Two-year follow-up of quality of life in patients referred for heart transplant

Lorraine Evangelista, Kathleen Dracup, Debra K. Moser, Cheryl Westlake, Virginia Erickson, Michele A. Hamilton, Gregg C. Fonarow

Research output: Contribution to journalArticle

20 Citations (Scopus)

Abstract

BACKGROUND: Assessment of physical and mental health has become one of the ultimate tests of health-related quality of life (HRQOL) for patients with advanced heart failure. Little is known, however, about the comparative effects of surgical or medical treatment on the HRQOL of these chronically ill patients over time. METHODS: We examined 77 patients (74% of whom were male), aged 56.1 ± 12.7 years who were referred for heart transplant evaluation at a single heart failure center to describe the effects of time and treatment status on changes in HRQOL scores (physical and mental health and depression) using the Short Form-12 and the Beck Depression Inventory at 2 time points during their illness trajectory. The 2 evaluations on average were 2 years apart (mean 24.5 ± 2.8 months). All patients were evaluated at baseline, and 3 groups were identified at the time of the 2-year follow-up: transplant recipients (n = 17), transplant candidates (n = 13), and medically stable patients considered too well to receive a transplant (n = 47). Nonparametric statistics were used to analyze group differences in HRQOL scores. The significance level was set at a P value less than. 05. RESULTS: Demographic and HRQOL scores were not significantly different among the 3 groups at baseline. During follow-up, physical health and depression scores significantly improved over time in all patients, but changes in mental health were minimal. Group comparisons showed that although all patients continued to have low HRQOL scores at the time of follow-up evaluation, medically stable patients had higher mental health scores and less depressive symptoms than their counterparts. CONCLUSION: Our results support the need for ongoing HRQOL assessment with an emphasis on timely recognition and treatment of psychologic distress throughout the heart failure illness trajectory. Heart transplant recipients and candidates equally need special attention and follow-up because they both seem to have emotional and psychologic repercussions.

Original languageEnglish (US)
Pages (from-to)187-193
Number of pages7
JournalHeart and Lung: Journal of Acute and Critical Care
Volume34
Issue number3
DOIs
StatePublished - May 1 2005
Externally publishedYes

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Quality of Life
Transplants
Mental Health
Depression
Heart Failure
Nonparametric Statistics
Chronic Disease
Therapeutics
Demography
Equipment and Supplies
Health

ASJC Scopus subject areas

  • Pulmonary and Respiratory Medicine
  • Critical Care and Intensive Care Medicine
  • Cardiology and Cardiovascular Medicine

Cite this

Two-year follow-up of quality of life in patients referred for heart transplant. / Evangelista, Lorraine; Dracup, Kathleen; Moser, Debra K.; Westlake, Cheryl; Erickson, Virginia; Hamilton, Michele A.; Fonarow, Gregg C.

In: Heart and Lung: Journal of Acute and Critical Care, Vol. 34, No. 3, 01.05.2005, p. 187-193.

Research output: Contribution to journalArticle

Evangelista, Lorraine ; Dracup, Kathleen ; Moser, Debra K. ; Westlake, Cheryl ; Erickson, Virginia ; Hamilton, Michele A. ; Fonarow, Gregg C. / Two-year follow-up of quality of life in patients referred for heart transplant. In: Heart and Lung: Journal of Acute and Critical Care. 2005 ; Vol. 34, No. 3. pp. 187-193.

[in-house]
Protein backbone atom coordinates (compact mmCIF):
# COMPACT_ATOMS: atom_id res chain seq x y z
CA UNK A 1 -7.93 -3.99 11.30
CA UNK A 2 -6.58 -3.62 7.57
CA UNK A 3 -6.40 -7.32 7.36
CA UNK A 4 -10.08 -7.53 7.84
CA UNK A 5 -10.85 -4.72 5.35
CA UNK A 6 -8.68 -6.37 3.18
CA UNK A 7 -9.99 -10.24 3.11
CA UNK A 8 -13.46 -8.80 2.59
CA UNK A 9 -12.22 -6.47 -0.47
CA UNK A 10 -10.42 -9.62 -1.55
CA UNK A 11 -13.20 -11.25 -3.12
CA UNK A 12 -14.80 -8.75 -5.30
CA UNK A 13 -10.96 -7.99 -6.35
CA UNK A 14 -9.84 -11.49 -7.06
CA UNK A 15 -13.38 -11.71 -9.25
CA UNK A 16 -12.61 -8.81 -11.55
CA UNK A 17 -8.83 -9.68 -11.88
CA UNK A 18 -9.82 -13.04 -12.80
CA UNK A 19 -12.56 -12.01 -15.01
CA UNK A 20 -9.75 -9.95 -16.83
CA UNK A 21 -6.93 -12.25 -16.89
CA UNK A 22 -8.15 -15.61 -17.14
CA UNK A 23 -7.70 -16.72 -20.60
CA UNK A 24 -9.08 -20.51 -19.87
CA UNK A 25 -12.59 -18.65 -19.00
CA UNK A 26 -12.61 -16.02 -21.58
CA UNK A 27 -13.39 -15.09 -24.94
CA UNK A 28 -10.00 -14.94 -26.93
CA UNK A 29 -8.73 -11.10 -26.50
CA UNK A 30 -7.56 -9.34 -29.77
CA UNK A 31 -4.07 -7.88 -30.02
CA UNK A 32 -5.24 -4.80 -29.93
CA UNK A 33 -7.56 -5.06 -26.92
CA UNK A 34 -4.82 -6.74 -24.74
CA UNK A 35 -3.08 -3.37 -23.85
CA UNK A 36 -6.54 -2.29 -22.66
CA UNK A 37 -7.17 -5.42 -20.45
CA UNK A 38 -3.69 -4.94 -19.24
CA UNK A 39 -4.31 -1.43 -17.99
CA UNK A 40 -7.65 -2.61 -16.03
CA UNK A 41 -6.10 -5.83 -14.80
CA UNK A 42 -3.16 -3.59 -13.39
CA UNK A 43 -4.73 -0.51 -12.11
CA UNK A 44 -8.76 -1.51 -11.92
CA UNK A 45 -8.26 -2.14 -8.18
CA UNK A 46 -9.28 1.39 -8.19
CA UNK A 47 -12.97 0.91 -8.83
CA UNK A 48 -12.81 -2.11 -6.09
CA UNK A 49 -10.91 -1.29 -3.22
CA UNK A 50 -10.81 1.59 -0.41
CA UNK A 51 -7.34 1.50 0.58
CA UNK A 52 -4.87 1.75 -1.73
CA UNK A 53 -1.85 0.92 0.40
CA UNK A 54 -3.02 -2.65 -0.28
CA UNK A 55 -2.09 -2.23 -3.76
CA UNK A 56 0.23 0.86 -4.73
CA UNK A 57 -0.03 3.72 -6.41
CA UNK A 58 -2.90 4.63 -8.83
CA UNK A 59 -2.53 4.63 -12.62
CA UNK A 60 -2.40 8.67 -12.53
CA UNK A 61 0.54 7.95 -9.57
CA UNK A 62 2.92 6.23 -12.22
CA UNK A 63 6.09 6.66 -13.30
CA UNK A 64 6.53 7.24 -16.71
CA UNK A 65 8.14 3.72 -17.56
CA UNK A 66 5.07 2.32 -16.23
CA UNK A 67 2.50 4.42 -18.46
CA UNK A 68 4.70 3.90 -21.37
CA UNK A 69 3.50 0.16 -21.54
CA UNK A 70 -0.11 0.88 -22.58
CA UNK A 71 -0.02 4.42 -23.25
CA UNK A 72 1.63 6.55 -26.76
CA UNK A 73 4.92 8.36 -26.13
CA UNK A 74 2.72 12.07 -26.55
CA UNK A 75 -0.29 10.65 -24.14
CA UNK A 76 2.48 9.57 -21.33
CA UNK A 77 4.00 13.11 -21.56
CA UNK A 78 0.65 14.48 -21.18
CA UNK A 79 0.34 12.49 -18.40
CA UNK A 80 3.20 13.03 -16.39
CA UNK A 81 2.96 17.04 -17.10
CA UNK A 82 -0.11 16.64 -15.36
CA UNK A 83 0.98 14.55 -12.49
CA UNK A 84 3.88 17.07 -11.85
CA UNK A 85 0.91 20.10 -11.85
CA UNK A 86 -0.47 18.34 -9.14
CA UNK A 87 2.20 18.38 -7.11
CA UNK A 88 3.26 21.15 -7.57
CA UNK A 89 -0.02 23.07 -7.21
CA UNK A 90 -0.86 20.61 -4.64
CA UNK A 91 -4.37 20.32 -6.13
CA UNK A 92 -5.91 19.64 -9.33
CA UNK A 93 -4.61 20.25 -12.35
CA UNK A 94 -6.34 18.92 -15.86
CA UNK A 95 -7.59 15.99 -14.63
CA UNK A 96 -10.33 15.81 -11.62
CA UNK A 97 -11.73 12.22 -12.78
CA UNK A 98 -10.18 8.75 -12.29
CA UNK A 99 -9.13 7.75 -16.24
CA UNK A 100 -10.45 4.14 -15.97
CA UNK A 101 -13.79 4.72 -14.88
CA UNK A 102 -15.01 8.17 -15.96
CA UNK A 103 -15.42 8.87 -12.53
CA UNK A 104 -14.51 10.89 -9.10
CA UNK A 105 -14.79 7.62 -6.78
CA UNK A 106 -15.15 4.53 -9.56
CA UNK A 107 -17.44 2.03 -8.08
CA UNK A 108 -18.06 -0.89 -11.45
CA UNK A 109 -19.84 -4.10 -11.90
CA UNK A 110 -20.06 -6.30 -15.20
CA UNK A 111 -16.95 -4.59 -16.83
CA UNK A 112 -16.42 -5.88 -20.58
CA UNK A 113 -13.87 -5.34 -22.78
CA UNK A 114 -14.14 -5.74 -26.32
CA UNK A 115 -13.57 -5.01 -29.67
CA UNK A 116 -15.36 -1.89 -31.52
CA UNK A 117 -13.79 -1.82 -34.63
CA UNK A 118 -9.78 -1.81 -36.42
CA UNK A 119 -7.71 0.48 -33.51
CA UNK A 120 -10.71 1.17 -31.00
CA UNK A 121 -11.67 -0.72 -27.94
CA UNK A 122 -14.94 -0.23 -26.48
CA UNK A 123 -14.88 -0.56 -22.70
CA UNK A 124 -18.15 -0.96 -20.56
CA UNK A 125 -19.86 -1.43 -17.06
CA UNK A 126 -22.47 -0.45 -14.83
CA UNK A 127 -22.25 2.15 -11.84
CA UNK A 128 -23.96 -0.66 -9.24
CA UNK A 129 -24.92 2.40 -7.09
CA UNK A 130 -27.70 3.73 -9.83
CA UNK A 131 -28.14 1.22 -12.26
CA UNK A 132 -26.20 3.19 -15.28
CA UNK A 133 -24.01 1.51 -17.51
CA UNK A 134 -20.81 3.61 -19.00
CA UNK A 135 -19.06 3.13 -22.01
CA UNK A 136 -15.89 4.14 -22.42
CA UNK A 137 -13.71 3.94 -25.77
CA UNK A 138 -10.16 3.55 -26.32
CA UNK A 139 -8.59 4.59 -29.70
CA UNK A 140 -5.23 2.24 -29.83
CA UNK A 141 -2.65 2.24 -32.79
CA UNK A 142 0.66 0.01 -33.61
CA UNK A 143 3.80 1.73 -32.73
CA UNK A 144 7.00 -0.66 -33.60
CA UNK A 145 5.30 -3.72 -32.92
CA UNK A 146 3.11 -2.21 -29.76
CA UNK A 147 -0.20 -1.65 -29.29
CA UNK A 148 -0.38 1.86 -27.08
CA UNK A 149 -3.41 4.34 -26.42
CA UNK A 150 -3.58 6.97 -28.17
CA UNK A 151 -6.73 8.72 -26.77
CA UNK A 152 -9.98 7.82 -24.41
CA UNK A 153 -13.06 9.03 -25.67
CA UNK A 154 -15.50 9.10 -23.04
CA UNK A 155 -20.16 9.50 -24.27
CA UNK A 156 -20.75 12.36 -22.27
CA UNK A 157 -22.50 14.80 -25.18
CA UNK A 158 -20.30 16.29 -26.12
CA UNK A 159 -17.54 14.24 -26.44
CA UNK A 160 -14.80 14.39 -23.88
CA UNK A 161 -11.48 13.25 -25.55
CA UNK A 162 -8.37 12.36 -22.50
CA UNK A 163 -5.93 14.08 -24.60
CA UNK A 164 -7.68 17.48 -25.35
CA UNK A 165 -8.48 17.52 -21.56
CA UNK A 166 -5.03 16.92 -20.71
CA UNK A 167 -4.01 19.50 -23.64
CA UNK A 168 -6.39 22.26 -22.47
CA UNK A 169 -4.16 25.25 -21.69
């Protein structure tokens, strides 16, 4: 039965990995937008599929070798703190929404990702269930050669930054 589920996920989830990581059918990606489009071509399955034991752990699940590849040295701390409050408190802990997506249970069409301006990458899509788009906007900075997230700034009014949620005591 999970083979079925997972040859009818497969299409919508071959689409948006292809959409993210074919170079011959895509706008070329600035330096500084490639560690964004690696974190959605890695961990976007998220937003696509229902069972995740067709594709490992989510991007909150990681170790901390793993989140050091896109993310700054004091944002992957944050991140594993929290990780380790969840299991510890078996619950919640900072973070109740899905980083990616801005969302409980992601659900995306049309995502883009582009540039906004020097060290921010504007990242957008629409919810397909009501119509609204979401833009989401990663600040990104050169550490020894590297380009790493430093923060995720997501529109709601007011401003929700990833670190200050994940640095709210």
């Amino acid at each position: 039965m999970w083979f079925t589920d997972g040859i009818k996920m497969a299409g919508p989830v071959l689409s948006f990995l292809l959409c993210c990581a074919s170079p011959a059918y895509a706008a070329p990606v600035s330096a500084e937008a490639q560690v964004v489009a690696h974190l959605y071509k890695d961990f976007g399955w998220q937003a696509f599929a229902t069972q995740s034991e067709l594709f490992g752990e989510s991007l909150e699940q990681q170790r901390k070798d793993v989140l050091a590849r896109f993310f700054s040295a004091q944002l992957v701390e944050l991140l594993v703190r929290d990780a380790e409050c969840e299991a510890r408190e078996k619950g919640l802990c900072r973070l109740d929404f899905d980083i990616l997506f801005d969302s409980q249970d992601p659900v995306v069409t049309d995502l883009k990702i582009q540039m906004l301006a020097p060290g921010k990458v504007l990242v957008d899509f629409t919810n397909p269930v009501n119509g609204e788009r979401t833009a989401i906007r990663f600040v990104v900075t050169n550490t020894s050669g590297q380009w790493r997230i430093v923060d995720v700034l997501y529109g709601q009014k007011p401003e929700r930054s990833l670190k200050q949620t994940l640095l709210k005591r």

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AB - BACKGROUND: Assessment of physical and mental health has become one of the ultimate tests of health-related quality of life (HRQOL) for patients with advanced heart failure. Little is known, however, about the comparative effects of surgical or medical treatment on the HRQOL of these chronically ill patients over time. METHODS: We examined 77 patients (74% of whom were male), aged 56.1 ± 12.7 years who were referred for heart transplant evaluation at a single heart failure center to describe the effects of time and treatment status on changes in HRQOL scores (physical and mental health and depression) using the Short Form-12 and the Beck Depression Inventory at 2 time points during their illness trajectory. The 2 evaluations on average were 2 years apart (mean 24.5 ± 2.8 months). All patients were evaluated at baseline, and 3 groups were identified at the time of the 2-year follow-up: transplant recipients (n = 17), transplant candidates (n = 13), and medically stable patients considered too well to receive a transplant (n = 47). Nonparametric statistics were used to analyze group differences in HRQOL scores. The significance level was set at a P value less than. 05. RESULTS: Demographic and HRQOL scores were not significantly different among the 3 groups at baseline. During follow-up, physical health and depression scores significantly improved over time in all patients, but changes in mental health were minimal. Group comparisons showed that although all patients continued to have low HRQOL scores at the time of follow-up evaluation, medically stable patients had higher mental health scores and less depressive symptoms than their counterparts. CONCLUSION: Our results support the need for ongoing HRQOL assessment with an emphasis on timely recognition and treatment of psychologic distress throughout the heart failure illness trajectory. Heart transplant recipients and candidates equally need special attention and follow-up because they both seem to have emotional and psychologic repercussions.

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